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Stanhope Farmyard

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c. 1890. Water Tower Rd., 0.5 miles north of Reservoir Rd.

The farmyard that Samuel Stanhope built c. 1890, after a fire consumed the existing house and barns on his farm, is a good example of a northwestern Vermont courtyard arrangement of buildings erected at the same time rather than over time. Characteristic of the type, the group of buildings sits at the end of a long straight drive and consists of, in clockwise order from north to south, a west-facing house with kitchen and woodshed ell, a farm shop, a slaughterhouse, a horse barn with a hog basement, and a large bank barn that faces north to the drive. The house is conservative in exterior design, with Greek Revival detailing and a simple Queen Anne porch, and the interior has the more open plan characteristic of the century's end, with no side hall and the stairway moved to the rear. The horse barn retains arched entrance trim for its stalls, and the great wooden slaughtering wheel still hangs in the slaughterhouse. The bank barn is of the Champlain Valley type, with ground stables and twin covered-bridge entrances on the eaves side accessing the interior haymow. Samuel farmed two hundred and fifty acres, kept three horses, twenty-five cows, fifteen other cattle, a dozen chickens, and tapped several hundred maples. He also kept ten or so swine, butchering and selling pork to his neighbors; of necessity, the slaughterhouse was a good distance behind the other buildings. His descendants continue to operate the dairy farm, updating the barn into a modern free-stall operation for one hundred cows with additional stalls and a milking parlor and bulk tank room.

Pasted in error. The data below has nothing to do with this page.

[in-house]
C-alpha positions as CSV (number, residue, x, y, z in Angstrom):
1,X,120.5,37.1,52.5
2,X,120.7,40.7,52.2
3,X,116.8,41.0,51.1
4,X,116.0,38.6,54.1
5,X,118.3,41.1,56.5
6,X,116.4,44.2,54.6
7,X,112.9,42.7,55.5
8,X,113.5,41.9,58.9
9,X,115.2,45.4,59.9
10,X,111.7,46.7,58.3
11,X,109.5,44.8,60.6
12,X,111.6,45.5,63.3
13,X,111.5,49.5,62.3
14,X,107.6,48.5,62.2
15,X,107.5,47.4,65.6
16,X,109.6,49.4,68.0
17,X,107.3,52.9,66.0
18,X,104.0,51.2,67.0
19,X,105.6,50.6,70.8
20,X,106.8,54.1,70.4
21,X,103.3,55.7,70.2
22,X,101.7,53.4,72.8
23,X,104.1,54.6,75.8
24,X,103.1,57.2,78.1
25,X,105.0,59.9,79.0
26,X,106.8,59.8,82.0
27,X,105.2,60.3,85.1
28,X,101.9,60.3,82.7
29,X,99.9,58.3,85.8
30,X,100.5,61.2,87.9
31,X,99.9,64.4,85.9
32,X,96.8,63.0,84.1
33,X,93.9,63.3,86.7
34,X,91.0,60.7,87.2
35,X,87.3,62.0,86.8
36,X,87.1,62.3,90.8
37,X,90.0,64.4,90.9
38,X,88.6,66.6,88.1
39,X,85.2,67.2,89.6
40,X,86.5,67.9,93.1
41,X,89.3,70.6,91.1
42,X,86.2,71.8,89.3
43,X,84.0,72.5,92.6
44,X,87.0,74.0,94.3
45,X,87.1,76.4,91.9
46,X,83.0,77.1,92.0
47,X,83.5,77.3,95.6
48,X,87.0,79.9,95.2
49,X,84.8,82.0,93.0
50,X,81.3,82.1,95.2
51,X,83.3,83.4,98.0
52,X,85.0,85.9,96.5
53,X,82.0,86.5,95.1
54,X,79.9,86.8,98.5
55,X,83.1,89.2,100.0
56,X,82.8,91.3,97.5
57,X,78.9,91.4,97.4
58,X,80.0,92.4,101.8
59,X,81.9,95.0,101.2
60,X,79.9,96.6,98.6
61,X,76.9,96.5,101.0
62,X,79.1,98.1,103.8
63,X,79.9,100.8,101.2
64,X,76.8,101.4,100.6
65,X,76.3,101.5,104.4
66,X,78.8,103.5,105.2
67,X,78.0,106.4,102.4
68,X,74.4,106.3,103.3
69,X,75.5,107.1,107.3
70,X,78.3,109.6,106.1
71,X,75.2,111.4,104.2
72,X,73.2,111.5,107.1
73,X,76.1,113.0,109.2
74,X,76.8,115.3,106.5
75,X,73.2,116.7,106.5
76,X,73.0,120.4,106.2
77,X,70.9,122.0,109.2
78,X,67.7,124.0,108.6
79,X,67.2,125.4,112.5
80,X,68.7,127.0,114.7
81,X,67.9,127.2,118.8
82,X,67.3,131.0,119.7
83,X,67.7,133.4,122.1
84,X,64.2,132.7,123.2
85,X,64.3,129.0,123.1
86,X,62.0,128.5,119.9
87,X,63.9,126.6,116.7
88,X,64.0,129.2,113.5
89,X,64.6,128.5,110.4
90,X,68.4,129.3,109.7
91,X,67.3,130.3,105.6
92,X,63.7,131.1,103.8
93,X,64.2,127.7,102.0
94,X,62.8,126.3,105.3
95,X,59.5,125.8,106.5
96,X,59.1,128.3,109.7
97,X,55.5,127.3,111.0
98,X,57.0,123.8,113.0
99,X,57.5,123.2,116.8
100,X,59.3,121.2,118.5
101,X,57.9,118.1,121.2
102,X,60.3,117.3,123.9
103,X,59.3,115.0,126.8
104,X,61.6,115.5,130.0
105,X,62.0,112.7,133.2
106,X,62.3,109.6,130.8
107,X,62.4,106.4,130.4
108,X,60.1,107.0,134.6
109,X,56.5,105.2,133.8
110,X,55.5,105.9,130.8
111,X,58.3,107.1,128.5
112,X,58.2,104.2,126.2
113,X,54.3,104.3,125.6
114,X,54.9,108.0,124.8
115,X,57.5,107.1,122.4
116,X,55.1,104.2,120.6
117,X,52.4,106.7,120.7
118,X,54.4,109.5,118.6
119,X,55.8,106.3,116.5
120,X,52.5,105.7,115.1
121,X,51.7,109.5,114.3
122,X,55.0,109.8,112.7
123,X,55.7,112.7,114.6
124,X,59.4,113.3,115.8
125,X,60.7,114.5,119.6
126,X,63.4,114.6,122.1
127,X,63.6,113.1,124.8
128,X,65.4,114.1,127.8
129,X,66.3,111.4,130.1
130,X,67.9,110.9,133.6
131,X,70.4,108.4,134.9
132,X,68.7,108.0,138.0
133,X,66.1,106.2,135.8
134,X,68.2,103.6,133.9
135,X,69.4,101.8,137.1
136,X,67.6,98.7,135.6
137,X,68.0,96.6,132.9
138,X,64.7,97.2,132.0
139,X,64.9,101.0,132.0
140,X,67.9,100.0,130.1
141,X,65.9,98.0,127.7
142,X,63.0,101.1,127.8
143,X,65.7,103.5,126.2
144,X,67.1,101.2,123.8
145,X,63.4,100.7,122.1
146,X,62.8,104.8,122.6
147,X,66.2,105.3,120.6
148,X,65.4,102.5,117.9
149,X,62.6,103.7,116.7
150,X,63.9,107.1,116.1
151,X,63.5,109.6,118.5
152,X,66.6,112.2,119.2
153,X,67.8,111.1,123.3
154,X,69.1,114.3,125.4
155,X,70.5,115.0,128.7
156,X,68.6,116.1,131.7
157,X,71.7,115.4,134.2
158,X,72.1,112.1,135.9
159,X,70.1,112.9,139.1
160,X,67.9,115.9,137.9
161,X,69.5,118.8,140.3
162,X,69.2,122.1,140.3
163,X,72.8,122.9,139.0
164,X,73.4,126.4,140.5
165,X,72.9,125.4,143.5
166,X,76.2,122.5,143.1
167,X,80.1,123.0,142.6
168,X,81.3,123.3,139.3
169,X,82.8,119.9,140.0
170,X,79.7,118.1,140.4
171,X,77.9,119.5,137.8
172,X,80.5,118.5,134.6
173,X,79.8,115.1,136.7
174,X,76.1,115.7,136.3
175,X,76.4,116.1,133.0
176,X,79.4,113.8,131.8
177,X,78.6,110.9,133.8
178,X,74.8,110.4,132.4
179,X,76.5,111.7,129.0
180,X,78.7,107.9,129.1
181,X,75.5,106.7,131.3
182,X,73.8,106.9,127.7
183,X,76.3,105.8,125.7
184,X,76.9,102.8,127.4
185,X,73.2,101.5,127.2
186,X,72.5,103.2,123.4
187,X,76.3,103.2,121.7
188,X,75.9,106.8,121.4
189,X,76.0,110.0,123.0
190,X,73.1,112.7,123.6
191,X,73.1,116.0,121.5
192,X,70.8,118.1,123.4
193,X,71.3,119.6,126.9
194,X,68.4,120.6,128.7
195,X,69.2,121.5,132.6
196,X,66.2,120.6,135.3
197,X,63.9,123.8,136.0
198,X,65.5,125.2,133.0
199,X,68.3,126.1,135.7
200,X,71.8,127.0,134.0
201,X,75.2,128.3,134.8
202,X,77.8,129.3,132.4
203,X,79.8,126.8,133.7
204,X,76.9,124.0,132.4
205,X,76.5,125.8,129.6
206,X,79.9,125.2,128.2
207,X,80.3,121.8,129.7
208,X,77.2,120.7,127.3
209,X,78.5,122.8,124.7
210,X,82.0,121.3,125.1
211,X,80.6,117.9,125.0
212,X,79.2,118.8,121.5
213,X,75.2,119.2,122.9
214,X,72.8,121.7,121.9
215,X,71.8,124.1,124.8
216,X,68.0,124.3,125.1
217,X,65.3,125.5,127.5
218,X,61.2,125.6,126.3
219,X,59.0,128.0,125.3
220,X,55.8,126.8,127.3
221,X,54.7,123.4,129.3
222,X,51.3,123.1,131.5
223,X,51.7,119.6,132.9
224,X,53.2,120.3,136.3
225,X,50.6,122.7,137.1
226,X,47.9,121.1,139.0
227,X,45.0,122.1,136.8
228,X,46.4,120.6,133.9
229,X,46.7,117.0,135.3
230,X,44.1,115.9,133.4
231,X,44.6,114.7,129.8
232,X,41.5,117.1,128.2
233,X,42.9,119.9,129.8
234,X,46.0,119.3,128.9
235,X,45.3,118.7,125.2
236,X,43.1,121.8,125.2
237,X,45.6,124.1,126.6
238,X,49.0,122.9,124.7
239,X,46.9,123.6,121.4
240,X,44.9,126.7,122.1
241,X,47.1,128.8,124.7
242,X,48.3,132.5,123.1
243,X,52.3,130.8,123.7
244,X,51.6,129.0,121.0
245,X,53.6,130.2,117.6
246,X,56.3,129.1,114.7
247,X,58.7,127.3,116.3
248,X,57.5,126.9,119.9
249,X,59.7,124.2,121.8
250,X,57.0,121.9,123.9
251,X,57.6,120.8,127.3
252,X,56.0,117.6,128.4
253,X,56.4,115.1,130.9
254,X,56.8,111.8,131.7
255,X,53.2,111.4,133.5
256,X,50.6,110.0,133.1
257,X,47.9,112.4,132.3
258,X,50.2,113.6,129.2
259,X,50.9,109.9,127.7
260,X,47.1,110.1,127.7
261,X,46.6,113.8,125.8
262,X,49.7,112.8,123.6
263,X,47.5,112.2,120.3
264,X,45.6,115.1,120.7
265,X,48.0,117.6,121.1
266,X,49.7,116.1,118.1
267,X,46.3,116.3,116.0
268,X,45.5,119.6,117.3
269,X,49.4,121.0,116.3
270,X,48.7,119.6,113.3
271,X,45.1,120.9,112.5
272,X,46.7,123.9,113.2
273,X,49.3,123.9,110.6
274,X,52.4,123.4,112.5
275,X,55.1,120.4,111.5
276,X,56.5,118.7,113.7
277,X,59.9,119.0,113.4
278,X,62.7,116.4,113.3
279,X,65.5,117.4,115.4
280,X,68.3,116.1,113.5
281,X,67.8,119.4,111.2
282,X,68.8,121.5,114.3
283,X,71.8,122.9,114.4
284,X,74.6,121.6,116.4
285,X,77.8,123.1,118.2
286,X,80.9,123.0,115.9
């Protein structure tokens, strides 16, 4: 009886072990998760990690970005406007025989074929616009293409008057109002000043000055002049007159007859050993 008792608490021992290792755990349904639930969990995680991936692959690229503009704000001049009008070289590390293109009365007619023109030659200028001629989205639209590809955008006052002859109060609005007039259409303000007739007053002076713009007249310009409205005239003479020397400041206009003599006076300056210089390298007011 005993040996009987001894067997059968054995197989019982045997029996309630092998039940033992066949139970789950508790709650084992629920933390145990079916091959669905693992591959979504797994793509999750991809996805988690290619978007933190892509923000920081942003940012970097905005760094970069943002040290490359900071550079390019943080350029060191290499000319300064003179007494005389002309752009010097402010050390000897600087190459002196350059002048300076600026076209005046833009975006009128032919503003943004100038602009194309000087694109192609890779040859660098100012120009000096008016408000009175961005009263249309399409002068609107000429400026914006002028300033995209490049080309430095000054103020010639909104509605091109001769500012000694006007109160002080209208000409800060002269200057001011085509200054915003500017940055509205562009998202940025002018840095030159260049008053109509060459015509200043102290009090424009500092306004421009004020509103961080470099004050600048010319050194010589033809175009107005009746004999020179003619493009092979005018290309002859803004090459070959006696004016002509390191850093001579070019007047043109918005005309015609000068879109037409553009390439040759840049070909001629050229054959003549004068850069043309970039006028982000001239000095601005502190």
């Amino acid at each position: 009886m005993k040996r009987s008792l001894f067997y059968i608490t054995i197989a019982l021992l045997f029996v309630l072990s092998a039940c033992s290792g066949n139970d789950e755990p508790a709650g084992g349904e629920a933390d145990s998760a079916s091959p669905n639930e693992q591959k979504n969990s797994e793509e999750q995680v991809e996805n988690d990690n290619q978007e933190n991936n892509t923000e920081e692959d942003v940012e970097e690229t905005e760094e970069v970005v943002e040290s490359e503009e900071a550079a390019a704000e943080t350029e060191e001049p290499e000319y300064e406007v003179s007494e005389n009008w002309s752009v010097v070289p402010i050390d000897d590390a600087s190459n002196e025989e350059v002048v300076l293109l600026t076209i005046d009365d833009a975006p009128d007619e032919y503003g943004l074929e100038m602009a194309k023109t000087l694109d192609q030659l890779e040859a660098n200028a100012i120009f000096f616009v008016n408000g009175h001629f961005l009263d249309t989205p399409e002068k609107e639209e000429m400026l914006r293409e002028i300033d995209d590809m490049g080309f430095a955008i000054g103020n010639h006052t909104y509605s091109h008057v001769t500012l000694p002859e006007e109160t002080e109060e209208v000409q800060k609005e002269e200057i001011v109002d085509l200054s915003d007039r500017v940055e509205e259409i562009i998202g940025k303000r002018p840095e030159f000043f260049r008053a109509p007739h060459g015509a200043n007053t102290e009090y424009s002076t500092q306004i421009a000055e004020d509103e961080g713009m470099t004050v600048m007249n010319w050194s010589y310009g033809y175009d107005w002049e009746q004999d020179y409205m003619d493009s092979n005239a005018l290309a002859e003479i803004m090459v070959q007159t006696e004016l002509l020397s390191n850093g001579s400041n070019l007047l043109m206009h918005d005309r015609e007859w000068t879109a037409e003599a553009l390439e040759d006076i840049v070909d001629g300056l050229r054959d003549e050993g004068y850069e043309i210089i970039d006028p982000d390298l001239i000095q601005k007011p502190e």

Writing Credits

Author: 
Glenn M. Andres and Curtis B. Johnson
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Citation

Glenn M. Andres and Curtis B. Johnson, "Stanhope Farmyard", [Berkshire, Vermont], SAH Archipedia, eds. Gabrielle Esperdy and Karen Kingsley, Charlottesville: UVaP, 2012—, http://sah-archipedia.org/buildings/VT-01-FR13.

Print Source

Cover: Buildings of Vermont

Buildings of Vermont, Glenn M. Andres and Curtis B. Johnson. Charlottesville: University of Virginia Press, 2013, 198-199.

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